History of Athens

History of Athens

If someone were to pose the question, "Which is one of the most significant cities in all the chronicles of history," surely one of the most popular answers would be, Athens, Greece. The reason is simple. There are very few cities like Athens that have exhibited such major contributions to the shaping of human history and the spirit of humanity.

From the Golden Age of Pericles to modern day, Athens is considered to be the cradle of Hellenic culture - a culture that has influenced all of mankind.

The historical progression of the city began in very early times. Already from the Neolithic period, traces of domestication where found and multiplied through the passing of the ages.

The period of splendor began with the legal and political reforms of Solon and Cleisthenes during the 6th Century B.C. - during which a system of government was created that is considered, to this day, as the most suitable form of governing a state and nation.

The style of government we are referring to above is, of course, Democracy. The Persian Wars followed, where the Athenian's thirst for freedom overpowered the massive numbers of the Persian troops to bring an end to the extension of Persian mastery.


With this great victory began the Golden Age of Athens. The city was assigned as the head of the Delian League and evolved into the most influential power in the Mediterranean. At the same time, the system of democracy took its final form and developments in the arts and literature took on incredible results.

However, the civil dispute between the other major Greek city, Sparta, led Athens into decline. Even so, Athens continued to function as an intellectual and cultural hub - a characteristic that it carried through the Roman years.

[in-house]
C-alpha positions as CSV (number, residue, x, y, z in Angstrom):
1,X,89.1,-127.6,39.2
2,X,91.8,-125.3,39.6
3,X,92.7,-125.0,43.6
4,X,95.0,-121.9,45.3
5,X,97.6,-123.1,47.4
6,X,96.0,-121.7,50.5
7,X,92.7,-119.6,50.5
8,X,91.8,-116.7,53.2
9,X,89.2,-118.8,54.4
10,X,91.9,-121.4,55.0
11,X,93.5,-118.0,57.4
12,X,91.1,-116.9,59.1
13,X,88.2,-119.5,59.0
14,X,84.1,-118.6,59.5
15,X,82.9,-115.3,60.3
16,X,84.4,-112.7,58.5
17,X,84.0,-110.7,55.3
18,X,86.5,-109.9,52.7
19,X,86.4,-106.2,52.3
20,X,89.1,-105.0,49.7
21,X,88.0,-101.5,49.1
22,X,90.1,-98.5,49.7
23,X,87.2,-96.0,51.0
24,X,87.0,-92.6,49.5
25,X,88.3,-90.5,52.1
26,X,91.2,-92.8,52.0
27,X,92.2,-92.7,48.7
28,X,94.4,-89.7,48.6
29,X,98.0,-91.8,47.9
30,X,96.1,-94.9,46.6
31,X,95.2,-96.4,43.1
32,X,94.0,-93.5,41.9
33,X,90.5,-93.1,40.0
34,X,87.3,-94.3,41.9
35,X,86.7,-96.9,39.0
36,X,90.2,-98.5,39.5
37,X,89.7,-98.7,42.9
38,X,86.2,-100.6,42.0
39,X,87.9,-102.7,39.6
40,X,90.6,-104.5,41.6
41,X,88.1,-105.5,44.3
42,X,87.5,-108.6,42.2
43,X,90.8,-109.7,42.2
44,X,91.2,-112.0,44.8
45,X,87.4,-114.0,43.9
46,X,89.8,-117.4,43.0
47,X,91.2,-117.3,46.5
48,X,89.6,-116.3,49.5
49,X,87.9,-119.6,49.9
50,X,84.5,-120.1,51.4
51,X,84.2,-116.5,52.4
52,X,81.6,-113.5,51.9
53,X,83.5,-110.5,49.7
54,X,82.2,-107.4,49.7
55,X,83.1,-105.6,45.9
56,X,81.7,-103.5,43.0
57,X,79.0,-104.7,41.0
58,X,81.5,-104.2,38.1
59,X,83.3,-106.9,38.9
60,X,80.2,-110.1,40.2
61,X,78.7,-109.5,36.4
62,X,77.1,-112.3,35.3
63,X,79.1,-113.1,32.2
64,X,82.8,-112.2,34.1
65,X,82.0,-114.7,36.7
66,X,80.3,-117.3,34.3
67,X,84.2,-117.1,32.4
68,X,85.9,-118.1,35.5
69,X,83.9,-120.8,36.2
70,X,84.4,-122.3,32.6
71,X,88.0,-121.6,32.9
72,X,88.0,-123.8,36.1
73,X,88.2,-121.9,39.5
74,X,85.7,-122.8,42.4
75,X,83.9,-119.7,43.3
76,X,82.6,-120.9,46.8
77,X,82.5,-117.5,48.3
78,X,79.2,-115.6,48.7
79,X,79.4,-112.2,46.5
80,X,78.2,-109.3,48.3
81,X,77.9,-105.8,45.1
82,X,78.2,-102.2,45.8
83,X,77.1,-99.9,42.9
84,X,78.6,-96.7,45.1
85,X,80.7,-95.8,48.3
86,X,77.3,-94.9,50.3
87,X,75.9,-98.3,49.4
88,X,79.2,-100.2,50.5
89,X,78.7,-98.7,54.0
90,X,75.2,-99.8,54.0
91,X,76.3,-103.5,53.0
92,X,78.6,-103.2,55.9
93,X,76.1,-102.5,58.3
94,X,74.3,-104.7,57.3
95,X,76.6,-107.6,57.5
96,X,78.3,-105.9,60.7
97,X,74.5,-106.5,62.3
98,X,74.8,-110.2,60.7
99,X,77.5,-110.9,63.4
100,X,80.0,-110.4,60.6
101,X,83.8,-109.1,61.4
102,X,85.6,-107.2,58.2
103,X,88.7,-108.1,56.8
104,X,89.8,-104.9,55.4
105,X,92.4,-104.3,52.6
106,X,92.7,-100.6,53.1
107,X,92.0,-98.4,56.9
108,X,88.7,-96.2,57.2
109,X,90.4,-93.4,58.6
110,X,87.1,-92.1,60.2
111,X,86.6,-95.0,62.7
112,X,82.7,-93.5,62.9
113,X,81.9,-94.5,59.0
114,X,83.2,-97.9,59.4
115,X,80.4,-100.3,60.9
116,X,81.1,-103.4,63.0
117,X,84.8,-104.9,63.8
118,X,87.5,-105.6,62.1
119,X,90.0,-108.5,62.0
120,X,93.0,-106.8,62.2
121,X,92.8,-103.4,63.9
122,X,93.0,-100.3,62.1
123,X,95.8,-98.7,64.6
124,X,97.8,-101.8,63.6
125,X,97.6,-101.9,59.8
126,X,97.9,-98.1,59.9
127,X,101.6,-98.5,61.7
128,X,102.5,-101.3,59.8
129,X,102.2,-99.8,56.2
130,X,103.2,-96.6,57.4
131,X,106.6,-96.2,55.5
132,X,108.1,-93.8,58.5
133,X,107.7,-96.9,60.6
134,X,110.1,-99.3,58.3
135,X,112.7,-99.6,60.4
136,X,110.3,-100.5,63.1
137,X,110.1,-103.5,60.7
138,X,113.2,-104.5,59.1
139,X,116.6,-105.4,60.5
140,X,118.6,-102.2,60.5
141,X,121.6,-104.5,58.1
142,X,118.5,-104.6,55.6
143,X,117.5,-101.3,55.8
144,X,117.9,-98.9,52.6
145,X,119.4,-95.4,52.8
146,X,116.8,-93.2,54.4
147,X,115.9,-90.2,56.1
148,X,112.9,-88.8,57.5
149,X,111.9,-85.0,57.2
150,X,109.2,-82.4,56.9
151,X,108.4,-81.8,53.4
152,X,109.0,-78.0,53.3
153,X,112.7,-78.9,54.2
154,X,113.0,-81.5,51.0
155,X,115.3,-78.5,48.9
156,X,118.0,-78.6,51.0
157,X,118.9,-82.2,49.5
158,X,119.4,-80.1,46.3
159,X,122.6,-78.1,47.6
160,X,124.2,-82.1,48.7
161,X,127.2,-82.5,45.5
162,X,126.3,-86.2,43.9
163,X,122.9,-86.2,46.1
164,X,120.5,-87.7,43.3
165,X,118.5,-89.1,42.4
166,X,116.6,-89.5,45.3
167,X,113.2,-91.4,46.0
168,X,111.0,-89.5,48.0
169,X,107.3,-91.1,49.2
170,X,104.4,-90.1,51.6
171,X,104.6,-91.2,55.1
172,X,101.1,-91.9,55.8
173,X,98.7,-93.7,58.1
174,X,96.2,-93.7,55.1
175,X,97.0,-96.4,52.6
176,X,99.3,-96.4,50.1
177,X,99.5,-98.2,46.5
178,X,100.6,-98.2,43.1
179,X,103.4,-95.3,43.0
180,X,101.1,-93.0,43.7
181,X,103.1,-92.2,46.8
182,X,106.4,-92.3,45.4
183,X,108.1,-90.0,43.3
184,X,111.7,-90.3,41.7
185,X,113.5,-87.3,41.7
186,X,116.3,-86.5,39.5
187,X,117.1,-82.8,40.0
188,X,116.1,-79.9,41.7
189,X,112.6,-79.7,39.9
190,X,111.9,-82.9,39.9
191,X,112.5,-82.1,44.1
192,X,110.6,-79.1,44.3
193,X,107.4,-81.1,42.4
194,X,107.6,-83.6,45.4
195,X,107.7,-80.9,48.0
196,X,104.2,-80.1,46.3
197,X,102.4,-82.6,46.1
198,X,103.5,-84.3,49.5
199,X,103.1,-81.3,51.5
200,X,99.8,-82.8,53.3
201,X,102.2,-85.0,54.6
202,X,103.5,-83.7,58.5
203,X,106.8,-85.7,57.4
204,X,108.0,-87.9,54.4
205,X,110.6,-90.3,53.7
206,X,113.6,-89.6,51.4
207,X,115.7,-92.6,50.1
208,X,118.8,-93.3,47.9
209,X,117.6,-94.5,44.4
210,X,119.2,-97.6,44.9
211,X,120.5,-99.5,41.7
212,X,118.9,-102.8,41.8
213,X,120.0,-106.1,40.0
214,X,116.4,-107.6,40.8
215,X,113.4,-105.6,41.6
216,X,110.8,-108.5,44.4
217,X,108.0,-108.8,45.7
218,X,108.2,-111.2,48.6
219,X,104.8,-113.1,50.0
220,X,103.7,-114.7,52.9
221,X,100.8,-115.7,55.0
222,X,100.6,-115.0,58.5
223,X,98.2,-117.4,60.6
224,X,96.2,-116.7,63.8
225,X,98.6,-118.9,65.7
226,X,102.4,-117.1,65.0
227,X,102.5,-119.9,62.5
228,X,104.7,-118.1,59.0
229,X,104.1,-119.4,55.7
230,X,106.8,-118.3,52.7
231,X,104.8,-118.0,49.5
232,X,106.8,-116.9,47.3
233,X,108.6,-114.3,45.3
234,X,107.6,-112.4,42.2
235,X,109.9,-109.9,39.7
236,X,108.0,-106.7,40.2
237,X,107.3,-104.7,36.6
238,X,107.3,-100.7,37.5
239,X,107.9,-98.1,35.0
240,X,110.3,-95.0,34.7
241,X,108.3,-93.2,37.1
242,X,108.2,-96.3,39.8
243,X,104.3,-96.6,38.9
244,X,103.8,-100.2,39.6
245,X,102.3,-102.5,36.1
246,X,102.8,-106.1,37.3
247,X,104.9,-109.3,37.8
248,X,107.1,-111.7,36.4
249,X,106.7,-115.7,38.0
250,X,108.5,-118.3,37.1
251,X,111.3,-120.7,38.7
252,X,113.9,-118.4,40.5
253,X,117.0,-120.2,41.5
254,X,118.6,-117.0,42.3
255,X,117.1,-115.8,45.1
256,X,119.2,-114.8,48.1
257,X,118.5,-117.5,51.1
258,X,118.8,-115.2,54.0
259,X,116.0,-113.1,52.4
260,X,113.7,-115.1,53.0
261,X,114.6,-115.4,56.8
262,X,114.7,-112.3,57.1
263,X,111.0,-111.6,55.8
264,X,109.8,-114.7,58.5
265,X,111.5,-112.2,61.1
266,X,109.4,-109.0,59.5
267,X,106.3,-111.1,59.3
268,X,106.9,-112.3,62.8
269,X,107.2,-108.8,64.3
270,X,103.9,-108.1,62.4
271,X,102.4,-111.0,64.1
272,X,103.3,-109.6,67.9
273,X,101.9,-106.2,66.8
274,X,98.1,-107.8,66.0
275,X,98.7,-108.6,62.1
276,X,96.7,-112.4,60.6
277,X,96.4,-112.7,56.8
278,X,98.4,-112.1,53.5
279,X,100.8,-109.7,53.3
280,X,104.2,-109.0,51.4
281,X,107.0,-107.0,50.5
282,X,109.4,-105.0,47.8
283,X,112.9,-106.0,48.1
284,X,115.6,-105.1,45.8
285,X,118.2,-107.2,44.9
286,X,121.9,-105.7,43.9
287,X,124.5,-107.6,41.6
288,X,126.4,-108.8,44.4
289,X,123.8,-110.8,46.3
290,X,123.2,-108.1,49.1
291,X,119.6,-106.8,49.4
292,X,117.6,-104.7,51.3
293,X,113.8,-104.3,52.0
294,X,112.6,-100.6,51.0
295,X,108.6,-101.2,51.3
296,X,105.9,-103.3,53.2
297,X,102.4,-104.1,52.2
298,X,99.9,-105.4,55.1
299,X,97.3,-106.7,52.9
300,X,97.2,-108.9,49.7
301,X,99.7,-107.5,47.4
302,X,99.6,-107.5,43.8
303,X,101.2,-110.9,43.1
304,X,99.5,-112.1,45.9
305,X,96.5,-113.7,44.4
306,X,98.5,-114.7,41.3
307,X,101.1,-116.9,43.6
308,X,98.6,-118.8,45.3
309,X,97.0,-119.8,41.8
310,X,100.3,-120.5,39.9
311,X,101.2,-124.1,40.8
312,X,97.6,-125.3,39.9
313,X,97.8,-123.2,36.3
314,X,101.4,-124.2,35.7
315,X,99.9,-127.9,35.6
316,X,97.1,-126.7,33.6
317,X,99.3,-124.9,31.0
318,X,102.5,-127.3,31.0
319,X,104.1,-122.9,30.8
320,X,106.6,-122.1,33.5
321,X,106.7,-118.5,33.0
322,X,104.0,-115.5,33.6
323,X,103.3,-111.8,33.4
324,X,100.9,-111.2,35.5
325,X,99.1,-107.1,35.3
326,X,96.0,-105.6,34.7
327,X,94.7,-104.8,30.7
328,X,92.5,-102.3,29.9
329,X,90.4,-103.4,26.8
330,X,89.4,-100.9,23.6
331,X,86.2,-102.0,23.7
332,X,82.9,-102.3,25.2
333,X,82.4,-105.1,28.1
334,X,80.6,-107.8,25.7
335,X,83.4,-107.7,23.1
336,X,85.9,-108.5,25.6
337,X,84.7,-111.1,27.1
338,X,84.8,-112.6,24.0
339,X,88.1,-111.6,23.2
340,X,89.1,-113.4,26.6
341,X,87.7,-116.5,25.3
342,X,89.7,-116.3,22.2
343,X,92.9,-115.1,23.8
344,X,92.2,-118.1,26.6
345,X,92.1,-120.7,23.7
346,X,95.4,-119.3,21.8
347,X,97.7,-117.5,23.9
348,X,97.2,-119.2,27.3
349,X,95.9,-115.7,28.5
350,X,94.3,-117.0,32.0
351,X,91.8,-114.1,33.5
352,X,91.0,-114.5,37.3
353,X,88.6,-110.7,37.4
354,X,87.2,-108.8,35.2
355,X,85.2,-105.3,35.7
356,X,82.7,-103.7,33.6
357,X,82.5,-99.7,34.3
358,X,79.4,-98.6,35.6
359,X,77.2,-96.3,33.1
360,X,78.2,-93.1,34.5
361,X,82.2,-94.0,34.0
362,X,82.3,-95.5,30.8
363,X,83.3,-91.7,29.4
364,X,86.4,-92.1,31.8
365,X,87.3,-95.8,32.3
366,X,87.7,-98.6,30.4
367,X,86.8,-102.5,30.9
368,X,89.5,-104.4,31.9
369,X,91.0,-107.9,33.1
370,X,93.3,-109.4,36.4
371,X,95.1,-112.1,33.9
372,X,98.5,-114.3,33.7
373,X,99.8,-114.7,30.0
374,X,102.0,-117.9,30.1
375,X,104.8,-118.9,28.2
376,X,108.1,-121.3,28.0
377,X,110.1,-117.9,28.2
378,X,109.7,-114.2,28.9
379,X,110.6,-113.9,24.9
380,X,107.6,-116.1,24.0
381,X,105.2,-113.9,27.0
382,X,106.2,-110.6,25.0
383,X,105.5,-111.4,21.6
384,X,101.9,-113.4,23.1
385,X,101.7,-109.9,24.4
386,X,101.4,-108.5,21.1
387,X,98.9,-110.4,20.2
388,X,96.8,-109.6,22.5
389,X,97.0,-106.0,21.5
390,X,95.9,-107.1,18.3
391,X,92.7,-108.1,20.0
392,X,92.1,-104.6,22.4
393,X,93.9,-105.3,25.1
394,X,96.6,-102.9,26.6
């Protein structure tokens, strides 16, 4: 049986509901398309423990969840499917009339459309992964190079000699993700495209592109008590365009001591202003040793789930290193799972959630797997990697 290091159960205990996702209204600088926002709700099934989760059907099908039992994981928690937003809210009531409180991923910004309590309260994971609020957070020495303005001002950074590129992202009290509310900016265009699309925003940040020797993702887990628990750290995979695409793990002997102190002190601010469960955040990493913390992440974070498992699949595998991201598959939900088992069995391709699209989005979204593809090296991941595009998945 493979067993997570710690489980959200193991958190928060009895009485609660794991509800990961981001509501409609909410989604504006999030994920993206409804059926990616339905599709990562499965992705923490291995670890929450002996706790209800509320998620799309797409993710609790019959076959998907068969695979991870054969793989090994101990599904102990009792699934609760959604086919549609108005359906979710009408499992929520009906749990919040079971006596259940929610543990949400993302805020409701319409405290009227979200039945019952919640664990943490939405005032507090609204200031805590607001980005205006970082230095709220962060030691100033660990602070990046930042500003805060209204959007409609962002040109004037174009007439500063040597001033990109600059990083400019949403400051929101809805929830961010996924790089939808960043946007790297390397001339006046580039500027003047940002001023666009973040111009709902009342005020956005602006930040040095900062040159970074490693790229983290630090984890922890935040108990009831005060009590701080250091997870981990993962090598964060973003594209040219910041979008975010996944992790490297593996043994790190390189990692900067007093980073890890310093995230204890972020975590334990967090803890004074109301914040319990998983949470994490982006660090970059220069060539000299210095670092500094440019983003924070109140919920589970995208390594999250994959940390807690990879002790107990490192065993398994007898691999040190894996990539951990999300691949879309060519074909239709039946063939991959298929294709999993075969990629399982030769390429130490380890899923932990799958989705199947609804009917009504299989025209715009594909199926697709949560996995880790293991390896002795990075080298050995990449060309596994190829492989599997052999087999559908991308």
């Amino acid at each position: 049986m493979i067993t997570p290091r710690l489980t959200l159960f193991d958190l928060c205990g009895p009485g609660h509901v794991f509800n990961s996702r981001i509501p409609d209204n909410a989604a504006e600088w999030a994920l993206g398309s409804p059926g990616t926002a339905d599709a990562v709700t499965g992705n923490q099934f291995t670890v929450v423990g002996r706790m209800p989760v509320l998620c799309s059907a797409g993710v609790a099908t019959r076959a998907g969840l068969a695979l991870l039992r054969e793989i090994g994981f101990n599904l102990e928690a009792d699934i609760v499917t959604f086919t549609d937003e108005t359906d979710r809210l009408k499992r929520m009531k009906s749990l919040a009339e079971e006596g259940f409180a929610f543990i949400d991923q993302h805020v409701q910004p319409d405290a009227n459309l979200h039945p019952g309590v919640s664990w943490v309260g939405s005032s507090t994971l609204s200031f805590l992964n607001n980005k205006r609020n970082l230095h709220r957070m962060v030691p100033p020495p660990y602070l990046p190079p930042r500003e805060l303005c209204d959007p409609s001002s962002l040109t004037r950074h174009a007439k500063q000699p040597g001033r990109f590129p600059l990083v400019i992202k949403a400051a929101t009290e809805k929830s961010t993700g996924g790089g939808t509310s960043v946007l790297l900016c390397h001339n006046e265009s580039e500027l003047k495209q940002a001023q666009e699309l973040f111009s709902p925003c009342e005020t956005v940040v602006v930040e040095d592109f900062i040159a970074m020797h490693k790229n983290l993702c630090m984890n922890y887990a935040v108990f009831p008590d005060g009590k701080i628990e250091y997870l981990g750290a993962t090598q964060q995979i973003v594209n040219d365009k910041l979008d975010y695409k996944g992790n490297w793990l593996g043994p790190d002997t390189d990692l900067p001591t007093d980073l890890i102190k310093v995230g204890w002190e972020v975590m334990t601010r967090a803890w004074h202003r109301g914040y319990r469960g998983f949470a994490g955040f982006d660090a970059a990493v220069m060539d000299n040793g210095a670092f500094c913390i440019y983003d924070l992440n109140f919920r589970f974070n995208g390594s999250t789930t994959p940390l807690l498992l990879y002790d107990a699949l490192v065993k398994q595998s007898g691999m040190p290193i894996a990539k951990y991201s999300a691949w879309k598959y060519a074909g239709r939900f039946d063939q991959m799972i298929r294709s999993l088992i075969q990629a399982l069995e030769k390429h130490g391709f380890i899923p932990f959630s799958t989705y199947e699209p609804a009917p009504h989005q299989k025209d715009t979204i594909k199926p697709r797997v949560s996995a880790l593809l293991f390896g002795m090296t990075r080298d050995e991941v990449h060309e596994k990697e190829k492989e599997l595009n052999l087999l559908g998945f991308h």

A new era was defined by the creation of Constantinople and the predominance of Christianity - leading Athens into a state of degeneration. The population had withered with the direct effect of turning Athens into a rural town. The city took another serious blow when its philosophical school was forbidden to operate.

During the 11th and 12th Centuries, many temples and monasteries re-appeared. Furthermore, Athens fell victim to the predatory disposition of the crusaders who turned the city into a duchy.

The conquest of Athens by the Turks symbolized a new era for the city. In the beginning, due to some advantages given by the Ottoman Empire, there was a slight improvement, but the corrupt empire did not allow for any more developments.

The participation of Athens in the Ottoman / Venetian War from 1684 to 1699 brought about its desertion and catastrophe, which included major damage to the Parthenon Temple. During the said second period of the Ottoman rule, again some benefits were involved, but development proved fruitless due to the deep-reaching corruption of the Ottoman Empire.


Following the Greek War of Independence of 1821, Athens lay in ruins with only 10.000 inhabitants.

By 1834, the city was reinstated as the nation's capital, thus re-taking its rightful place. From here on end, Athens became the center of all of the political and social developments of Greece.

The population of 12.000 in 1834 increased to 100.000 by 1880 and boomed to 802.000 by 1928. The city has evolved into a major hub of industry and production.

Today, the general periphery of Attica numbers nearly 5 million people and the city of Athens after the preparations to organize the Olympic Games 2004 led to a number of positive development for the city's infrastructure. And in fact, Greece achieved to present a modern and dynamic face during this event.


▶︎ More: Ancient Period of Athens, Figures of Ancient Period, Byzantine Period of Athens, Figures of Byzantine Period, Modern History of Athens, Figures of the 19th Century, Figures of the 20th Century, Greek Mythology, Historical Specials